Muckabout dropped out of its nest among the roots, opening its violet wings wide to catch itself well above the hardstuff floor. "Is something more," it said, spiraling down to land beside the purple bowl of dye. "Is something more than remembering. Is making Rememberings real." It dipped both hands down into the berry bowl, then hopped close to the wooden base of the bier. "Is showing Sad-Eyes little Highthing is remembered, long long long from now."
"Like bits and pieces put in to disturb the good wrapstuff," Mushroom said, flying down to take up possessive perch on Sunny-Soft Highthing's coocoon, which was dotted with the many things Silky-Soft Highthing and Many-Gone Highthing had added to it over the long years.
Muckabout solemnly pressed both hands against the base of the bier. Then it turned and looked toward No-Color Highthing's bier, where the colorful handprints surrounding the pale cocoon where the most faded by time.
"We-Things remember," Dewdrop said, coming to dip its hands in the blue paint and add its own mark beside Muckabout's. One by one, the others were flying down from their own nests to do so as well.
Muckabout waited until Flutterby had had its turn at the purple bowl. Then the Preserver climbed over the rim of the bowl and wallowed in the dye.
"Sillyhead!" Gurgleflap cried, as it was splattered with purple drops.
"Is crazy!" Foamspray shrieked, scrambling out of splash range as Muckabout stood upright, streaming the rich purple liquid from its indigo-purple skin and violet wings.
Muckabout climbed out of the bowl and, with awkward care not to dry its wings, made the arduous walk to No-Color Highthing's bier, leaving a dripping purple trail behind it. There, Muckabout pressed itself full-body against the base of the bier, arms outstretched as if hugging the wooden surface and the cocoon it carried.
"We-Things remember," the creature said to itself in satisfaction, as it turned and pressed its backside, wings and all, against the bier's base. "Remembering is always what We-Things do."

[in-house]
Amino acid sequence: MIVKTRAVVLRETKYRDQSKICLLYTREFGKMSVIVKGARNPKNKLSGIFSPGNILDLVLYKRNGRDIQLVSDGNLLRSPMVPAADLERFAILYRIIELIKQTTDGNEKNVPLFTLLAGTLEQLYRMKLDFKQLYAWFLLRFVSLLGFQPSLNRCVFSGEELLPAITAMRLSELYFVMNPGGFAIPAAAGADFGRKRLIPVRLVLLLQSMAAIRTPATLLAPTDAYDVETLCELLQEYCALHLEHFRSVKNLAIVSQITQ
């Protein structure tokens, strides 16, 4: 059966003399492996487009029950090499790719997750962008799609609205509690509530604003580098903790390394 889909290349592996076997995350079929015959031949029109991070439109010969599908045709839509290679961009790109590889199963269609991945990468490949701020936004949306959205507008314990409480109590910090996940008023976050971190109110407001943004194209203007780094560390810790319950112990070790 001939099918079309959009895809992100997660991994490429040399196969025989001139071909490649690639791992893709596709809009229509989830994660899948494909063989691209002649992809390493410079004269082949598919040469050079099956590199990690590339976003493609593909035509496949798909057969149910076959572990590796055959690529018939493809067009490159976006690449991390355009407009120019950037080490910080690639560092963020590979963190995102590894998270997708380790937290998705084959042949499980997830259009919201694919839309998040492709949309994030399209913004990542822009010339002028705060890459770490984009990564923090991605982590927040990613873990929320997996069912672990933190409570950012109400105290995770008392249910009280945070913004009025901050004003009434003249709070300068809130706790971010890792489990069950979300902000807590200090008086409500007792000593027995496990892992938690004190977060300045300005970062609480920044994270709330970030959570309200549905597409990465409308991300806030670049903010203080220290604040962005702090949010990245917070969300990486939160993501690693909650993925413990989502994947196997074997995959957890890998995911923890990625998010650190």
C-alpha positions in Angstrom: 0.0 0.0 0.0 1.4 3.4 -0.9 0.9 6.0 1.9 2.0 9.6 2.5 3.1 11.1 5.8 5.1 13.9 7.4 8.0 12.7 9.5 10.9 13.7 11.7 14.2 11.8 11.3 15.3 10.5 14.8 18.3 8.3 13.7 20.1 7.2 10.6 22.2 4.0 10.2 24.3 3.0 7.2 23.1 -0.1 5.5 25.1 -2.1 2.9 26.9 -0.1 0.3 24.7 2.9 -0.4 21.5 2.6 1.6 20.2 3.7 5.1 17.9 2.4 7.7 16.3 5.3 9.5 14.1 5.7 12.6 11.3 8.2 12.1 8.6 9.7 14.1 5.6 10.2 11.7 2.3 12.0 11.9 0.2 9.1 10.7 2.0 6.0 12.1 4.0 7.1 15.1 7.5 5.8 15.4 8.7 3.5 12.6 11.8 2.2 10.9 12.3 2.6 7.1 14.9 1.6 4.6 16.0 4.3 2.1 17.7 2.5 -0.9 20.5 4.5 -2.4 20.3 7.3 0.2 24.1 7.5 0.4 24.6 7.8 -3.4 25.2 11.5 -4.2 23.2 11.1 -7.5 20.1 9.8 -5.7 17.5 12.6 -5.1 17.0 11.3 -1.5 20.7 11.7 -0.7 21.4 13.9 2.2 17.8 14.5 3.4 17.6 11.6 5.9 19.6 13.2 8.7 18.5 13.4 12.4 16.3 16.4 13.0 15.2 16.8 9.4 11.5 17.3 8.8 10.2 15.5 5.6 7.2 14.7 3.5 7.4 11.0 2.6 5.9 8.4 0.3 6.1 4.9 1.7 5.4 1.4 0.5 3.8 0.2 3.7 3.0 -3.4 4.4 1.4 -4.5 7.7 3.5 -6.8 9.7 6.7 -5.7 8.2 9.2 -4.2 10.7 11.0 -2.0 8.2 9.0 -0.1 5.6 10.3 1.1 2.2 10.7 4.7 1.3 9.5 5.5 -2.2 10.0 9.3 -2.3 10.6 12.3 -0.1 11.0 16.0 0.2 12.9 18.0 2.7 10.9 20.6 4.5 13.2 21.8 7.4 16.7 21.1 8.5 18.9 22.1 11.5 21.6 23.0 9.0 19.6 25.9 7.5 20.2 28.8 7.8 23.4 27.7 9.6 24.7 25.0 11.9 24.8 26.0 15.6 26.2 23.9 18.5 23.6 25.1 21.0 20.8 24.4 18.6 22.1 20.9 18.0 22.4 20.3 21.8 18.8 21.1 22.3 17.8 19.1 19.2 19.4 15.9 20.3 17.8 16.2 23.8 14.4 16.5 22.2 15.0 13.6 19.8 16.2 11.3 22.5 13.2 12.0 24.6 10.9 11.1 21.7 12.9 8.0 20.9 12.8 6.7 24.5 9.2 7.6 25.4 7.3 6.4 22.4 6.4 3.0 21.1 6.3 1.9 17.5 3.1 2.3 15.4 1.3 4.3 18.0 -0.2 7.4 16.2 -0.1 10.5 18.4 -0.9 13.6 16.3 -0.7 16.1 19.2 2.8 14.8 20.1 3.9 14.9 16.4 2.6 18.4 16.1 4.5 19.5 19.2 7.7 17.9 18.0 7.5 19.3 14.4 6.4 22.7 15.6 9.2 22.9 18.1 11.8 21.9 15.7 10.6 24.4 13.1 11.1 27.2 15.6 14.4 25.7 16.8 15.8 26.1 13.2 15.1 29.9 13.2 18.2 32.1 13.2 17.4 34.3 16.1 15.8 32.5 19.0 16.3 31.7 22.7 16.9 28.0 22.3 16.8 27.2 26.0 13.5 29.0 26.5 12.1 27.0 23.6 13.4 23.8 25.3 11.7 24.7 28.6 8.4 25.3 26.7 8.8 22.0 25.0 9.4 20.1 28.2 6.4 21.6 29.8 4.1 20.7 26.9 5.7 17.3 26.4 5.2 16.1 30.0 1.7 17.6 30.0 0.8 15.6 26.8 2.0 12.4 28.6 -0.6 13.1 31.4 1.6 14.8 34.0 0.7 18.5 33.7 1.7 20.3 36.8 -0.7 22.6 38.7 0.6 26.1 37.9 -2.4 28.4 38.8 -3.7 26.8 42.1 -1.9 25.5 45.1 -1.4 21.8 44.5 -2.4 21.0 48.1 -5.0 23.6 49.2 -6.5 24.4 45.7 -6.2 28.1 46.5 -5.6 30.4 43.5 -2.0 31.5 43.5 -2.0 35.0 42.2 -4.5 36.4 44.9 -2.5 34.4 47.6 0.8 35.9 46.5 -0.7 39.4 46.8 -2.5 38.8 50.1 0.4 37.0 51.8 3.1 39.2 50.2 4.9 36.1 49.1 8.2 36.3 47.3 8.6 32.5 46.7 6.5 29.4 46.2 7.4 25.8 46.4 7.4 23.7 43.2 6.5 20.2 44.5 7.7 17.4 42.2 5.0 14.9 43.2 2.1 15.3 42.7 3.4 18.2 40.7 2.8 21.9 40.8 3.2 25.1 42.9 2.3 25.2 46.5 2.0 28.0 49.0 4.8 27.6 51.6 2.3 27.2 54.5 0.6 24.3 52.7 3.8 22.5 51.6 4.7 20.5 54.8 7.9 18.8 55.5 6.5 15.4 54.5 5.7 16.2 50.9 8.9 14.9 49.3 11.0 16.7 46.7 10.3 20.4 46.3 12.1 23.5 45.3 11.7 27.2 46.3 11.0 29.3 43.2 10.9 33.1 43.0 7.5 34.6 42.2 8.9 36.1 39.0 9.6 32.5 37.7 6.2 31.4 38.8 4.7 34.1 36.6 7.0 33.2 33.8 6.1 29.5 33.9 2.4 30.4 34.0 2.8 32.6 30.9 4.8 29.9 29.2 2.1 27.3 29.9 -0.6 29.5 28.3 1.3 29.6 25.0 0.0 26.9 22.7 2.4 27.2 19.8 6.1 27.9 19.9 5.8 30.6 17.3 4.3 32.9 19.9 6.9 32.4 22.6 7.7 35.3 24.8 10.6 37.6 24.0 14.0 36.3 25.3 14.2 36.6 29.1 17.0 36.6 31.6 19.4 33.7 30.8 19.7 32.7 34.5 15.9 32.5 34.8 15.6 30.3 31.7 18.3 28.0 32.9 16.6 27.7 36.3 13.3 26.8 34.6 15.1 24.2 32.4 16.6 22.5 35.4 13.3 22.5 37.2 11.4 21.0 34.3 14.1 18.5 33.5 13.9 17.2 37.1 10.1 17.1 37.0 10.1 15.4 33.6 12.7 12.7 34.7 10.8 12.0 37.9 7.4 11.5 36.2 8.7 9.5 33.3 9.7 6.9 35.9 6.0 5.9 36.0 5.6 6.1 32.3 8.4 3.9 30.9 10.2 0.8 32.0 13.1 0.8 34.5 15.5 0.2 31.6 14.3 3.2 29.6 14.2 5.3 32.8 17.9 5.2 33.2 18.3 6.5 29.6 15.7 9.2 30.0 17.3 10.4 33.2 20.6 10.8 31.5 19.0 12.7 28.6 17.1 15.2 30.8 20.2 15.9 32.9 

Muckabout fluttered to a perch on a hanging root and sat perfectly still, perfectly quiet. It listened. It heard, and in response, spread its wings and flew after the sound.
The boy was sitting on the empty, flat wooden slab of what had been his bier, head down and hands gripping the edge. His feet swung in a slow, mournful rhythm.
"Awwwww," Muckabout sighed, alighting on the boy's pale head. "Poor No-Color Highthing is sad, sad, sad?"
The boy sniffed and wiped a forearm across his wet eyes. "Dreamflight was mean to me again," he said in a small, pinched voice. "I tried not to let it show that it hurt, because I know it makes Greenweave unhappy with Dreamflight, and I don't want to cause any trouble."
Muckabout stroked the boy's hair gently. "Nastybad Whistle-Voice Highthing," it commiserated, thinking cheerful thoughts of rose thorns secreted unexpectedly in sleeping-furs.
"No one was ever mean to me. Not before," Newt said, with a hitch in his voice.
"Poor little No-Color Highthing. Poor little highthing remember long-ago days, make little highthing sad, sad," Muckabout said wisely. "We-Things remember, too. Little highthing leave sad rememberings to We-Things. Is what We-Things for." Muckabout preened one wing for a moment, then launched up off the boy's head and flashed around the room in blistering circle before coming to an abrupt stop at a hover between Newt's booted feet. "We-Things always remember No-Color Highthing," it announced, pointing a clawed finger toward the splashes of purple at the base of the bier.
"You were always my best friend before," the boy said, perking up slightly.
"Always, always!" the Preserver crooned in agreement. "Now. Listen! Hear scritchedy-scratchedy! We-Thing need good highthing to help hunt nasty nibbling webgnawers. No-Color Highthing help good loyal Muckabout?"
Newt laughed and got to his feet. "Yes, let's catch your mice!" he said, smiling again and his eyes growing bright at the challenge.
"Is good!" Muckabout agreed. It knew, too, where to put any hangeydowns they made... "Poor Whistle-Voice Highthing," it chuckled as it motioned Newt to follow it toward the storage dens deeper beneath the Dentrees. "We-Things remember! And remember forever..."